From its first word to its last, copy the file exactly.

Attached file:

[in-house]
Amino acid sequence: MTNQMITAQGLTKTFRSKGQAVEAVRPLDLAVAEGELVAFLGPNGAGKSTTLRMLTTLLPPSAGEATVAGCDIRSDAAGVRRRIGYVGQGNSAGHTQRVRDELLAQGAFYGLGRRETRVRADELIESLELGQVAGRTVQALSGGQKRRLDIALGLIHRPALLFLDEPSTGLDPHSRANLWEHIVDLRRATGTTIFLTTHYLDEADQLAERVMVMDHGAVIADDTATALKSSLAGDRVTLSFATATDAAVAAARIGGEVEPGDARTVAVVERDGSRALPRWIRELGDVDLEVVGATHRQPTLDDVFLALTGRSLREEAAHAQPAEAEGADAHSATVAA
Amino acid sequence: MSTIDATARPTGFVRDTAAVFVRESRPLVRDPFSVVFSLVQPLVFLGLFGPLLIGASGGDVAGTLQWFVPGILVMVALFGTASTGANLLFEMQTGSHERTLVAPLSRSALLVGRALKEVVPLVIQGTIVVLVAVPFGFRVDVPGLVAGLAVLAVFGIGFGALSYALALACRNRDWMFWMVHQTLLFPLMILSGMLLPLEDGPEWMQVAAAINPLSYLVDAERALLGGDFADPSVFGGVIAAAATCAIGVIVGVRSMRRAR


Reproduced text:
[in-house]
Amino acid sequence: MTNQMITAQGLTKTFRSKGQAVEAVRPLDLAVAEGELVAFLGPNGAGKSTTLRMLTTLLPPSAGEATVAGCDIRSDAAGVRRRIGYVGQGNSAGHTQRVRDELLAQGAFYGLGRRETRVRADELIESLELGQVAGRTVQALSGGQKRRLDIALGLIHRPALLFLDEPSTGLDPHSRANLWEHIVDLRRATGTTIFLTTHYLDEADQLAERVMVMDHGAVIADDTATALKSSLAGDRVTLSFATATDAAVAAARIGGEVEPGDARTVAVVERDGSRALPRWIRELGDVDLEVVGATHRQPTLDDVFLALTGRSLREEAAHAQPAEAEGADAHSATVAA
Amino acid sequence: MSTIDATARPTGFVRDTAAVFVRESRPLVRDPFSVVFSLVQPLVFLGLFGPLLIGASGGDVAGTLQWFVPGILVMVALFGTASTGANLLFEMQTGSHERTLVAPLSRSALLVGRALKEVVPLVIQGTIVVLVAVPFGFRVDVPGLVAGLAVLAVFGIGFGALSYALALACRNRDWMFWMVHQTLLFPLMILSGMLLPLEDGPEWMQVAAAINPLSYLVDAERALLGGDFADPSVFGGVIAAAATCAIGVIVGVRSMRRAR